Digital Governance: The Way Forward for a Digital India

Serving the citizens with a new level of speed, convenience and personalisation at all possible touchpoints is now on top of the government’s agenda and digital governance is going to be the key enabler in doing so

Digital transformation, which was already a critical strategic initiative for the public as well as private organisations, has taken on heightened importance in the wake of the COVID-19 pandemic. Digital transformation marks a radical rethinking of how organisations use technology and processes to change business performance fundamentally.

Technology imperatives have been constantly changing. Serving the citizens with a new level of speed, convenience and personalisation at all possible touchpoints is now on top of the government’s agenda. Sharing some insights on the emerging trends in the Indian public sector landscape, Nilaya Varma, Co-founder and CEO, Primus Partners says, “The biggest change that we have seen is that, while previously, the government used to look at broad categories of beneficiaries like women, children, the disadvantaged, etc., they now recognise that there are a very targeted group of individuals that they need to reach out to. It is why personalisation has become a critical aspect. However, personalisation cannot happen in the absence of data and without using technology. It is a massive shift which is going to drive most of the process reforms in the future.”

In terms of the government’s outlook on, it is evident that it is the era of digital governance – a discipline that focuses on establishing a clear accountability for digital strategy, policy, and standards. A digital governance framework, when effectively designed and implemented, helps to streamline digital development and dampen debates around digital channel ‘ownership’.

In the times that we are living in today, e-Governance or m-Governance are important aspects because they broaden the focus on how technology can help. m-Governance is all about how a mobile can be used as an access point for anything related to technology. Similarly, e-Governance has enabled the government to recognise how they could transform and translate processes to digital.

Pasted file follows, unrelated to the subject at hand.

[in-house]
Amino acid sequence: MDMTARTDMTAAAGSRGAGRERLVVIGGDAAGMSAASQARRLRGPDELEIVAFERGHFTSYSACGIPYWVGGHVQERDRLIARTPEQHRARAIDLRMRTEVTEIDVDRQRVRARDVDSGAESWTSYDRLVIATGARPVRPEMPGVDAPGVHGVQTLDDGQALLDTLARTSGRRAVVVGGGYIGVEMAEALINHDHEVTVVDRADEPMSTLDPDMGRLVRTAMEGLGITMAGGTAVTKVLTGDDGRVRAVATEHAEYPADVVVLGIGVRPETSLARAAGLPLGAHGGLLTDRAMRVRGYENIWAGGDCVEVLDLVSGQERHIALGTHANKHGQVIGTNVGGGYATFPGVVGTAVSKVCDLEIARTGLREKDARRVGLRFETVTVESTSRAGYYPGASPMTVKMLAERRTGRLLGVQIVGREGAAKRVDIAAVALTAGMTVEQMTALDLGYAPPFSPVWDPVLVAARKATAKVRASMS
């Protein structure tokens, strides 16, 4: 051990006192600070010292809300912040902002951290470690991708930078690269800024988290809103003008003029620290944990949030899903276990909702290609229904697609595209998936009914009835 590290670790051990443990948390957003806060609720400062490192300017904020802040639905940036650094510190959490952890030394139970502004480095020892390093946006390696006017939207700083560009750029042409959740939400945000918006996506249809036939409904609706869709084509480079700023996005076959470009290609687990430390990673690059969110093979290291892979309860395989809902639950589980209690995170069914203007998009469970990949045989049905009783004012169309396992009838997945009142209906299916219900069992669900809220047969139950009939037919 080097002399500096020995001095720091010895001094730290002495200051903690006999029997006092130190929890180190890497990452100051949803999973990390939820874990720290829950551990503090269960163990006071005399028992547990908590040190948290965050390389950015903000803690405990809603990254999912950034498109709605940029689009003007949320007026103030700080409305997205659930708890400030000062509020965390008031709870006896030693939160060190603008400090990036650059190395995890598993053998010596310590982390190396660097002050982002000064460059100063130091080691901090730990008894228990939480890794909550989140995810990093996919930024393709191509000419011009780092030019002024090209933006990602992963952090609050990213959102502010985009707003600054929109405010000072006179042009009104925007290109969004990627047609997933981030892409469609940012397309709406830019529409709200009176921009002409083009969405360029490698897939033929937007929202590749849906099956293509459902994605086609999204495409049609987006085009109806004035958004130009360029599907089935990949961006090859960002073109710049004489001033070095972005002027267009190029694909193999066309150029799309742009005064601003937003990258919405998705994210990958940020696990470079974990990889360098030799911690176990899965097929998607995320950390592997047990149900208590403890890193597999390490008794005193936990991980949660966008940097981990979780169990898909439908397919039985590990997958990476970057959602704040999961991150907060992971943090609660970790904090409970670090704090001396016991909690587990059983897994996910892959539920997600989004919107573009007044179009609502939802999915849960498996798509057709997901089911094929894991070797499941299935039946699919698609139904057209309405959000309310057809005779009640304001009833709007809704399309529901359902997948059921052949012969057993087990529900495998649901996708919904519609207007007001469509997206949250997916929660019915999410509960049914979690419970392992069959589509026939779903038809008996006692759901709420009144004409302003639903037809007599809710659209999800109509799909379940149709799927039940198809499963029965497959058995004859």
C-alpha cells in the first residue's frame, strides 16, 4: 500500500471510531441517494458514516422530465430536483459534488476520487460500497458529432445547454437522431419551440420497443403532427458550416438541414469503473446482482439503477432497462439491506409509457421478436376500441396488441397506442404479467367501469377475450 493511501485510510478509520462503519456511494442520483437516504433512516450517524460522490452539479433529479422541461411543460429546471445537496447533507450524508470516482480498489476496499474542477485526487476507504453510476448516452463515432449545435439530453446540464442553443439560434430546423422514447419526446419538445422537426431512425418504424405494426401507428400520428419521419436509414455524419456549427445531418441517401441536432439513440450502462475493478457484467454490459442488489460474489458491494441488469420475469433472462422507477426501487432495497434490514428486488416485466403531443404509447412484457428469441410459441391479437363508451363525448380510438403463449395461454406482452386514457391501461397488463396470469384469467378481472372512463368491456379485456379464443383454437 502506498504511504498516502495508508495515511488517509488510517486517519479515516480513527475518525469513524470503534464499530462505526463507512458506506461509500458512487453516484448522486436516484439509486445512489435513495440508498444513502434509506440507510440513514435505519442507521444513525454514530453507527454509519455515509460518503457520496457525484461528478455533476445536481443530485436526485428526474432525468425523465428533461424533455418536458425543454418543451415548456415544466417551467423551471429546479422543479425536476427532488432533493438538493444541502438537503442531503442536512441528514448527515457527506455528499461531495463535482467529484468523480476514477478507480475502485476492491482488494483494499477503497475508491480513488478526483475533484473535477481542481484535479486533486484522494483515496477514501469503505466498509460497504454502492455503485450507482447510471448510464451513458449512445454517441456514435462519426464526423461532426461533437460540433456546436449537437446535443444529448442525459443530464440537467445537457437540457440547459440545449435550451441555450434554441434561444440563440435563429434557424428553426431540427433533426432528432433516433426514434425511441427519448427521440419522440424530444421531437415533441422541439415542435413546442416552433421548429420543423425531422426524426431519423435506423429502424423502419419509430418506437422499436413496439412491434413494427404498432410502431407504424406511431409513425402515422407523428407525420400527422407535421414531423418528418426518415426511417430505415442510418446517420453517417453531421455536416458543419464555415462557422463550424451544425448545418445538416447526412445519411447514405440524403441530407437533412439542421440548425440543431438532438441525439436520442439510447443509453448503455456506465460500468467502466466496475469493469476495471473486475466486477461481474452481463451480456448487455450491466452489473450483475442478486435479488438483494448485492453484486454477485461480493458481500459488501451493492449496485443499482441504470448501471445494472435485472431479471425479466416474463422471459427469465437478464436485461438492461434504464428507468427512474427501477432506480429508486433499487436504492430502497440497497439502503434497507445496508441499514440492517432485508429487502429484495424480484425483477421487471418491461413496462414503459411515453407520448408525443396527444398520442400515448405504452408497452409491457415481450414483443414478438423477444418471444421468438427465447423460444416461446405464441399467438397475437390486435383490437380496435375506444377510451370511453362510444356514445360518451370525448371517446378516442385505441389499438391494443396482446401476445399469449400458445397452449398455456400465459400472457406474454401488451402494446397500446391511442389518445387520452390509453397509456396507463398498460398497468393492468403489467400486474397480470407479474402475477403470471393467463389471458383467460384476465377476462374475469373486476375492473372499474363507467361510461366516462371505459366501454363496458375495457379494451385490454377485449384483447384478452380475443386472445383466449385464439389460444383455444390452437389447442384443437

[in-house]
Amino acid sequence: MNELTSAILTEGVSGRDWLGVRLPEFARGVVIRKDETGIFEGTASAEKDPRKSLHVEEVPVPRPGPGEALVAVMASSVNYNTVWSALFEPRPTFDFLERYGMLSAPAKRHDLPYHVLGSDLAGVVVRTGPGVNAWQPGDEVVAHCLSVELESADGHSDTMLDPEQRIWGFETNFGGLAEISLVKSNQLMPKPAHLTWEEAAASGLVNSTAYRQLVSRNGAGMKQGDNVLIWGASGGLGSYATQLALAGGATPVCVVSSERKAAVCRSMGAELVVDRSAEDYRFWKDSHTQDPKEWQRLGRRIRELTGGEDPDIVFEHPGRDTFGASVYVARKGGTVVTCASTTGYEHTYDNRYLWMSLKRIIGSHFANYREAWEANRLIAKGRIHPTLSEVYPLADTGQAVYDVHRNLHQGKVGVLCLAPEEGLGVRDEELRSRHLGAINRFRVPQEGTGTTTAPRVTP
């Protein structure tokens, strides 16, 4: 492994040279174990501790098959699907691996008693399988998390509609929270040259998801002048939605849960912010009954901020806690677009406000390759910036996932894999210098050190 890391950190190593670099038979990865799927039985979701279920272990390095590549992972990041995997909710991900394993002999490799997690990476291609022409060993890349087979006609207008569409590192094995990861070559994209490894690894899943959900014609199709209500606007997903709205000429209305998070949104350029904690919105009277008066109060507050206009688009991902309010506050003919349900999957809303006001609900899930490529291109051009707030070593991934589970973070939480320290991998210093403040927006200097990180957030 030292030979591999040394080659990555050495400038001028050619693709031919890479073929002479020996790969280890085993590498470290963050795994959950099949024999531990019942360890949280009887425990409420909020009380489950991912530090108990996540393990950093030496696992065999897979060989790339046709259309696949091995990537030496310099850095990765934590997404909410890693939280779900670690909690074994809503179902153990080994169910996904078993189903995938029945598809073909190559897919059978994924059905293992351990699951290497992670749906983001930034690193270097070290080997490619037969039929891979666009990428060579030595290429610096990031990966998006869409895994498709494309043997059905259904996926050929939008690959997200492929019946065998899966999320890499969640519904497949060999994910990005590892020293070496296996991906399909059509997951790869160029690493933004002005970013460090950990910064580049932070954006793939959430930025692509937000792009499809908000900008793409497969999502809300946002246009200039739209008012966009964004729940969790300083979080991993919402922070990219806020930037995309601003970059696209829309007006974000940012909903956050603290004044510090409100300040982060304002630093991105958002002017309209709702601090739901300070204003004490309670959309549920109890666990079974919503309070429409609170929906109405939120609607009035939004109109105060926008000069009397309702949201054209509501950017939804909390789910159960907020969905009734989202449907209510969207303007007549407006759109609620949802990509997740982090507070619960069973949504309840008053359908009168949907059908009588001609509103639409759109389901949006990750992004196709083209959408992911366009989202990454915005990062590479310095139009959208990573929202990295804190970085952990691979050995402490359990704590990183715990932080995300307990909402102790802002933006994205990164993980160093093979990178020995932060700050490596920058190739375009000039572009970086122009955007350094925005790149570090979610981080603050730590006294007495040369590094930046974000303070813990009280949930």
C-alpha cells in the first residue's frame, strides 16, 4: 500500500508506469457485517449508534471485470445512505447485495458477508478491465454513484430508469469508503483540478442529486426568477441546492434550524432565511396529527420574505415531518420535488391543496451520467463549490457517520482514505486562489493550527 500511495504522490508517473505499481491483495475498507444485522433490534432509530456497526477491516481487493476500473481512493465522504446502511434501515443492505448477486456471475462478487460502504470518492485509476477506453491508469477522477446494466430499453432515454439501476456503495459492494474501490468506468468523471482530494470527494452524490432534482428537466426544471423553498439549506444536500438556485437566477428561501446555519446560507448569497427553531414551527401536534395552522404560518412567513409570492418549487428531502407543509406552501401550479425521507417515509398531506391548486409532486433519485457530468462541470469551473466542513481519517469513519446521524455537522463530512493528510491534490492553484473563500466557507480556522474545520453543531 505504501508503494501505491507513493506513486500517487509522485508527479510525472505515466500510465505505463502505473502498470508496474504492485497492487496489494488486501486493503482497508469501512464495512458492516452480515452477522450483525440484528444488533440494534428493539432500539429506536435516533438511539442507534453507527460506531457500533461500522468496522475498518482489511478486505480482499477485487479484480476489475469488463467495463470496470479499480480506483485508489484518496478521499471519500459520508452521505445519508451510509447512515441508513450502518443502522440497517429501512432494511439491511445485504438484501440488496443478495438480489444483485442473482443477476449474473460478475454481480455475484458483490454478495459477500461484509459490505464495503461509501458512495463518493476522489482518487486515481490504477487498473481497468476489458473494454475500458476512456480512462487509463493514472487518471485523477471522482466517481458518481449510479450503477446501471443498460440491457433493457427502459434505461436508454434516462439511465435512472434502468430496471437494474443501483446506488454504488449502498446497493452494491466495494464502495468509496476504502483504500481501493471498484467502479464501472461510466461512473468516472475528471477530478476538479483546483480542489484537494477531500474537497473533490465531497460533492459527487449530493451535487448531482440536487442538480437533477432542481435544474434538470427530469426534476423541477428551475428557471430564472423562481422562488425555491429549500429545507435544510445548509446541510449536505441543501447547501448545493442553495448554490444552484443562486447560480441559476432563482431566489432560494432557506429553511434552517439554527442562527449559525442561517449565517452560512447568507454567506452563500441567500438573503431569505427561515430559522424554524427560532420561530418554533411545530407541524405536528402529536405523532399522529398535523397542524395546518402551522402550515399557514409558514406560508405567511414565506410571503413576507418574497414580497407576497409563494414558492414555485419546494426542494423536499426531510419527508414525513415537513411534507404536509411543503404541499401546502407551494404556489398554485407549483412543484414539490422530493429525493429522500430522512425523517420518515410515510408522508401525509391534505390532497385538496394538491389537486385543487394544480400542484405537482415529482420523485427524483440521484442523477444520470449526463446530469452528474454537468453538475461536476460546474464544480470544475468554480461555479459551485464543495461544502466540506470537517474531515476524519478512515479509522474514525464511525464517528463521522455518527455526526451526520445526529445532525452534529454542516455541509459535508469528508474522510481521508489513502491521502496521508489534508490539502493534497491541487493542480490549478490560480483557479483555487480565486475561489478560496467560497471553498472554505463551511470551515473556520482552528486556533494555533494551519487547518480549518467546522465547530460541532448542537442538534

Achieving milestones in digitalisation

The road towards digitalisation isn’t always a smooth one. Multiple challenges need to be dealt with to proceed as planned. While India is heading towards a digital revolution, there are some obstacles in the way that need to be overcome. The problems are the same that plagued the institution of the government itself because governments were designed to be vertical entities.

When it comes to public-sector organisations, the fundamental challenge is vertical and isolated thinking. Every ministry and department has its database that rarely talks to each other. “If we have to move forward, we will have to dismantle government systems at least at the service delivery level from a vertical to the horizontal level. The concept of shared services can be applied here that enables resources to be leveraged across an entire organisation resulting in lower costs with agreed upon citizen service delivery levels. For example, at the district level, you go to the collector by and large for all your challenges because he is responsible for all the services. With regards to digital governance too, at the service delivery level, we need to move away from being a vertical organisation to a horizontal one, where we have a single source of data. The ministries will drive policy and programmes, however, the delivery happens in an integrated manner,” says Varma.